Microsoft Squares Off With Apple In Gadget Store Showdown
George Anderson / Forbes
Microsoft’s close proximity to the Apple store at the Mall of America may be like drafting behind Lance Armstrong, or eating his dust.
In a July RetailWire poll, 54% of respondents thought Microsoft’s move into operating its own retail stores was a “somewhat good” to “great move” for the company. Forty-one percent thought it was a “somewhat bad” to “very bad idea.”
How good or bad the idea is will soon be put to the test at the Mall of America as Microsoft opens a store directly across from Apple. One big distinction between the two stores will be size, with Microsoft operating in a space roughly twice that of the Apple location.
Jeff Green, president of Jeff Green Partners, said Microsoft’s plan is to grab foot traffic by setting up so close to Apple.
“It’s a great move that will generate cross-shopping,” Green told the Pioneer Press. “This is better for Microsoft than it is for Apple. Sometimes you want to be directly across from your competition.”
Green did have some reservations about the size of the store, however, referring to the Apple environment as being more intimate.
Microsoft is looking for products such as its Xbox 360 game console and its Kinect motion-sensor device, which allows play without a controller, to set itself apart.
Mika Krammer, general manager of merchandising, marketing and experiences for Microsoft’s retail venture, told the Pioneer Press that consumers entering the store will find “there is an energy and a look and feel that is definitely unique.”
Writing in a recent RetailWire online discussion, retail analyst Nikki Baird of Retail Systems Research offered first-hand observations from a Microsoft store visit in the Park Meadows Mall just south of Denver, which is located one floor above the Apple store.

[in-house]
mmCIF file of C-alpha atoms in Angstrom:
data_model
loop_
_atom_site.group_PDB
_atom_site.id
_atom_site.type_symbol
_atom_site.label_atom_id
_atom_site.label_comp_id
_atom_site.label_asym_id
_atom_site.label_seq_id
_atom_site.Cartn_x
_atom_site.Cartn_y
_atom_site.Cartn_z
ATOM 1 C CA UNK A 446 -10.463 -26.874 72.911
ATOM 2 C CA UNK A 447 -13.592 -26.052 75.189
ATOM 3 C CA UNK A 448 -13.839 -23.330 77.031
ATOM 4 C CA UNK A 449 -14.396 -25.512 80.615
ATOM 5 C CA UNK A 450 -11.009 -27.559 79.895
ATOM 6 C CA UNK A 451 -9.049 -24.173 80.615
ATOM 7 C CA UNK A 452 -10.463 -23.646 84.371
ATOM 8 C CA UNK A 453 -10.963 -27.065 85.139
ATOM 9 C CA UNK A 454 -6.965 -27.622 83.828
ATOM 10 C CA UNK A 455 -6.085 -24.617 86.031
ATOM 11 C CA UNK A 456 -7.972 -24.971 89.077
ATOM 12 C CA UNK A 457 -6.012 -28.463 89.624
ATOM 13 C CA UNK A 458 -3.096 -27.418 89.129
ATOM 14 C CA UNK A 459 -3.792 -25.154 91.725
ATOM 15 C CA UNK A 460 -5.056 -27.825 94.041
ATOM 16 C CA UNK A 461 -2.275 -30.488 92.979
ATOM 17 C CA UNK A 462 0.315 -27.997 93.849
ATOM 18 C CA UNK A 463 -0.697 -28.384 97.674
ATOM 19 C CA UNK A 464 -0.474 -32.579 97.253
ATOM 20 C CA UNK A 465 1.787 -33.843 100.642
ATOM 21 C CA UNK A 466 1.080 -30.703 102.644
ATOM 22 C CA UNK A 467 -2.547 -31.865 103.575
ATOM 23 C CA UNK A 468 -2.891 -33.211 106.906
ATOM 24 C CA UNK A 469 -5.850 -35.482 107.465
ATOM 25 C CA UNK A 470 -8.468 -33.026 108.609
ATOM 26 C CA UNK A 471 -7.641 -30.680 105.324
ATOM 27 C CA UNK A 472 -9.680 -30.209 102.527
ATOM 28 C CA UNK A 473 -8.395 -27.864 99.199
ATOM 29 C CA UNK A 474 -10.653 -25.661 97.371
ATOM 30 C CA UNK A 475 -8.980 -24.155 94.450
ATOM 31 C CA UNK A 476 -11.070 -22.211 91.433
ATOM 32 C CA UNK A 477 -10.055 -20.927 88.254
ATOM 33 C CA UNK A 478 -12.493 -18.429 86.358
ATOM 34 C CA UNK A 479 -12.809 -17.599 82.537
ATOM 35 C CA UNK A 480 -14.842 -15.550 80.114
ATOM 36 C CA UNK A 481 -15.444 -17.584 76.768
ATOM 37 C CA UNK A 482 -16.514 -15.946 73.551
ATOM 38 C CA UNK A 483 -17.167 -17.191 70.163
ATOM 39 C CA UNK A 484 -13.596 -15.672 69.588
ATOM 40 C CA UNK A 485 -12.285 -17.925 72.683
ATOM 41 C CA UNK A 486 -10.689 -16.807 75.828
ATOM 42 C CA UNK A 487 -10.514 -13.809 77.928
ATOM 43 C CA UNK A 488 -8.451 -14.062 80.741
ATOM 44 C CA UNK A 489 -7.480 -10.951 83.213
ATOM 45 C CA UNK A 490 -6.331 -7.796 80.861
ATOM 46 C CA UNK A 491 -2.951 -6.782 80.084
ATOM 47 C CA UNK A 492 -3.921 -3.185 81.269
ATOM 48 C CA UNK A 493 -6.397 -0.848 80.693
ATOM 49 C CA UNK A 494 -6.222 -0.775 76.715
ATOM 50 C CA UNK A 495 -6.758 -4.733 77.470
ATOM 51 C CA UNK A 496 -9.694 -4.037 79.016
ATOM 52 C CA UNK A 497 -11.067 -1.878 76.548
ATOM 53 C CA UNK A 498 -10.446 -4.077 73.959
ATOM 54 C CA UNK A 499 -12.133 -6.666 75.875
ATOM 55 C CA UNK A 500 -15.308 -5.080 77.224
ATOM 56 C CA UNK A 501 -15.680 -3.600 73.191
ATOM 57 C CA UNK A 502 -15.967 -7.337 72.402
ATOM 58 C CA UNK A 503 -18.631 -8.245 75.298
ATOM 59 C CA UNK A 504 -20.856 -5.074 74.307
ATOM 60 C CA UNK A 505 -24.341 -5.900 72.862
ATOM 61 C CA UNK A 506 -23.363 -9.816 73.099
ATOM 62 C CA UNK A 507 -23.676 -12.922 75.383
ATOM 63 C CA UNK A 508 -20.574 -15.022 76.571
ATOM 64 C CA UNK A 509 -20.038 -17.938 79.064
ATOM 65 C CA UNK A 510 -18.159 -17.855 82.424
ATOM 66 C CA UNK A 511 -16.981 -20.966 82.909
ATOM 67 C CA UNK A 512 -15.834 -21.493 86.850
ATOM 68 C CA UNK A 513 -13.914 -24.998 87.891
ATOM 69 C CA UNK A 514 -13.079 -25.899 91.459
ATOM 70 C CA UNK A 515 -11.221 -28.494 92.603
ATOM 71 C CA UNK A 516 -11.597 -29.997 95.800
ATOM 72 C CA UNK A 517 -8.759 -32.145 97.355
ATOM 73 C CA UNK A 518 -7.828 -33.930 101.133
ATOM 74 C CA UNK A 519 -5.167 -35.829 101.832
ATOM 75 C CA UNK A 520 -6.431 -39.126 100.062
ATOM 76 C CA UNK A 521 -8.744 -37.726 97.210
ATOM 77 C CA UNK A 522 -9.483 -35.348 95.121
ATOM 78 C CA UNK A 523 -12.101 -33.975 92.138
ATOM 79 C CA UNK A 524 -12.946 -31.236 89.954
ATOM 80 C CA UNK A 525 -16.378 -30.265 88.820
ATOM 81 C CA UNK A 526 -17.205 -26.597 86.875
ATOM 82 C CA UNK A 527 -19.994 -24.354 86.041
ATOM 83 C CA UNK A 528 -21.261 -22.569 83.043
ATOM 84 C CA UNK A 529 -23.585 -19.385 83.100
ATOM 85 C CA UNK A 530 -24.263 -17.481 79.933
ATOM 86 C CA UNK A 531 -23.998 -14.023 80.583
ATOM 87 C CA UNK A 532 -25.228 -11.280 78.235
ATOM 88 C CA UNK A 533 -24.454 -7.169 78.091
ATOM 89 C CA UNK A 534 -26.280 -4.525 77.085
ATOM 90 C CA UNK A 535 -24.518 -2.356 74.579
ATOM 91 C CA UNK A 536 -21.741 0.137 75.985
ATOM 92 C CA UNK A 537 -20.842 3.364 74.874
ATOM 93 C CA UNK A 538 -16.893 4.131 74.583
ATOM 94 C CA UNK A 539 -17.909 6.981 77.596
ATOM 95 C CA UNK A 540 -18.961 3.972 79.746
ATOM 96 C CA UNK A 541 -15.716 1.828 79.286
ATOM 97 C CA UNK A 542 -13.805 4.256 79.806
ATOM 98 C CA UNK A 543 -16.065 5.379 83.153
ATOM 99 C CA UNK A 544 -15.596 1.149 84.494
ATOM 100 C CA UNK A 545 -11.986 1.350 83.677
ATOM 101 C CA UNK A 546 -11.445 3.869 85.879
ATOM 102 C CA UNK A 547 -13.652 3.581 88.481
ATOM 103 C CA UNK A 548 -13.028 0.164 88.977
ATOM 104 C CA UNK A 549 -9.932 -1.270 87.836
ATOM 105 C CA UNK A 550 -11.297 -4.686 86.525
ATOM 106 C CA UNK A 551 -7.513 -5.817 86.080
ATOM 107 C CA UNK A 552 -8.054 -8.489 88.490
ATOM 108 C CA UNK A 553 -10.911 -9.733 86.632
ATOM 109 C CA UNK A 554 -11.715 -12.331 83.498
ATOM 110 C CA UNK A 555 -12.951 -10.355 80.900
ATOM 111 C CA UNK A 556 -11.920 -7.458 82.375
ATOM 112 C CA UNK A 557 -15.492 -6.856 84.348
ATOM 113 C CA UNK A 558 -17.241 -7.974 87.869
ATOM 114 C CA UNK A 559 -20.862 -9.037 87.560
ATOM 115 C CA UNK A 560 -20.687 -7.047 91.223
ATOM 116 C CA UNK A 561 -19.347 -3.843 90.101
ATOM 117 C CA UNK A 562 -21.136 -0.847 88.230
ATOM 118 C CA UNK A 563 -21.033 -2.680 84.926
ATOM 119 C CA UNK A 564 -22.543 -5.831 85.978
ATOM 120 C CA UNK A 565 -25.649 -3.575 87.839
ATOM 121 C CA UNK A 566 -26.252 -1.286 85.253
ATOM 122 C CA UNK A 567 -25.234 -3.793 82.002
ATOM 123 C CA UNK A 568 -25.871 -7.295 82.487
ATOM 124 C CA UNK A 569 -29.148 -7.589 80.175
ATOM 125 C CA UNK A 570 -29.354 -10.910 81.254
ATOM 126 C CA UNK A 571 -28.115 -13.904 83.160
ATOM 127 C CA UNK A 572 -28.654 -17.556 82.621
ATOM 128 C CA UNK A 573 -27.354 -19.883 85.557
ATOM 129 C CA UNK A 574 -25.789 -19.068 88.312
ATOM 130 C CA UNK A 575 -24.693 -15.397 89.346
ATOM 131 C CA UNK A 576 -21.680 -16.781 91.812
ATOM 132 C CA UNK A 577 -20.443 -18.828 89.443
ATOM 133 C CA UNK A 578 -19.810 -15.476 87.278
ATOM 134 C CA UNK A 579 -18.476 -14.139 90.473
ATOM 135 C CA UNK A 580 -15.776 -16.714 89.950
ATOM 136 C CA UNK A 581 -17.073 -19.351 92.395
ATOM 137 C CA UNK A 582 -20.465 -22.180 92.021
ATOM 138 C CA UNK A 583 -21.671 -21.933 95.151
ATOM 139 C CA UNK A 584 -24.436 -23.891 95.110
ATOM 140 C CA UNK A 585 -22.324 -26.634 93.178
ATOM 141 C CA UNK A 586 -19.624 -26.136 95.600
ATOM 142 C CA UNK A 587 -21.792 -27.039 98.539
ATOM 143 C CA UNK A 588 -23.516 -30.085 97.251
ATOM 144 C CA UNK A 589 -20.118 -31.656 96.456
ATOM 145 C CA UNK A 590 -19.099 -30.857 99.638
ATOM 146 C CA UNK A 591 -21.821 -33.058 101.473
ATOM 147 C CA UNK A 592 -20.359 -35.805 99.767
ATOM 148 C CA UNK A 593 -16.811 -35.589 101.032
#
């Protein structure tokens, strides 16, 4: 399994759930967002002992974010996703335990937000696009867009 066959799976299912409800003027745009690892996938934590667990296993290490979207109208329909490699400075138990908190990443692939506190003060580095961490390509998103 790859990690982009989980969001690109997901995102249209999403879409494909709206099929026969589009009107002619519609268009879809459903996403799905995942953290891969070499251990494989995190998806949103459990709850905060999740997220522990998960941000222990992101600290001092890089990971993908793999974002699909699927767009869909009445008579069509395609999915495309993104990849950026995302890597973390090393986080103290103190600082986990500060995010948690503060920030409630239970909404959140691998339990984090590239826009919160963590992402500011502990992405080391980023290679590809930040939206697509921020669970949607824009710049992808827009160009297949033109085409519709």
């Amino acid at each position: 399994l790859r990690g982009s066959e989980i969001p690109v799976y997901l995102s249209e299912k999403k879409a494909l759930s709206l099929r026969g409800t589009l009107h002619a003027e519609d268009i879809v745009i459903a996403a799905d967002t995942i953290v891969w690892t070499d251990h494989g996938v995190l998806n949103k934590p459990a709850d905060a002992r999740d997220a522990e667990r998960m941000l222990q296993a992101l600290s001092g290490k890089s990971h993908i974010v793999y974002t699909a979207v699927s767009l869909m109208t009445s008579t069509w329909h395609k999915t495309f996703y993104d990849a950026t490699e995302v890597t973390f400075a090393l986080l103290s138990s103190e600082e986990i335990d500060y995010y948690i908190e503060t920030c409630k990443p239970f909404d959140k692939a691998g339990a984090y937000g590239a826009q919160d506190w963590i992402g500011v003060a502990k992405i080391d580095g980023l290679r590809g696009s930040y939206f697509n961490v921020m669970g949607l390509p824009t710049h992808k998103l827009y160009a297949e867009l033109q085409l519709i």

“The MS store is at least twice as big, maybe three times, as the Apple store,” Baird commented. “Whether they get the same foot traffic or not (and I believe Apple still wins here) in the bigger store, the same number of people looks a lot sparser.
I honestly haven’t decided if they have the right product mix or not. There is a large portion of the floor devoted to XBox, which makes sense. In fact, I think they could devote even more space to XBox than they have. There’s a lot of floor space–the Apple-like tables–dedicated to selling other people’s PCs. There’s the Office and other software corner, and then there’s a couple Surface set-ups and a home theater set-up. I guess they’ll have to reorganize things to eventually accommodate a re-launched Windows phone market.”
“The bottom line: it’s just not as fun,” Baird concluded. “I don’t care if you’re an Apple fan boy or not, the energy is just completely different in a MS store than in an Apple Store. In some ways, maybe, stifled by all that complexity that Ray Ozzie talked about when he left.”
Anne Howe, founder of Anne Howe Associates, concurs that there’s no beating Apple at its own game.
“Being in an Apple store is like being at a cocktail party,” wrote Howe on RetailWire. “The space is crowded and that is a part of the plan for a successful party.
“Quick story. I was in an Apple store at 2:00 pm Monday getting a tech issue resolved. The store was PACKED with boomers doing one-to-one classes. The energy in that store was electric, and the cast of staff characters was as eclectic as a pre-Halloween party.
“I actually felt like I wanted to hang around after my five-minute Genius Bar visit! Experiences matter.”
Retail consultant Richard Seesel, also on the RetailWire BrainTrust panel, seems more confident in Microsoft’s long-term strategy and sees a worthwhile lesson in the MS/Apple showdown.
“The Microsoft store has become an interesting group project for the retailing class that I teach at UW-Milwaukee,” Seesel wrote on RetailWire.com. “Especially with very few stores open so far (and none close to Milwaukee until next month), the students have a ‘blank slate’ as far as concept development is concerned. Most of the class would agree–and so would I–that taking direct aim at Apple is the right location strategy, especially for a tech-heavy store that is not meant to be on the same scale as Best Buy.
“But beyond the location strategy lies a much bigger challenge: What does the Microsoft Store actually sell? The brand and company is built around ‘solutions’ rather than a focused assortment of items like Apple, and has not made a dent in the MP3 or smartphone markets so far. The other big question: Who is the target customer? Not enough to say ‘everyone.’ Microsoft will need to pick its targets carefully, between the gamer, home PC user, small-business customer for software, and so on. Clearly Microsoft is gaining enough confidence from its early tests to start a rollout strategy.”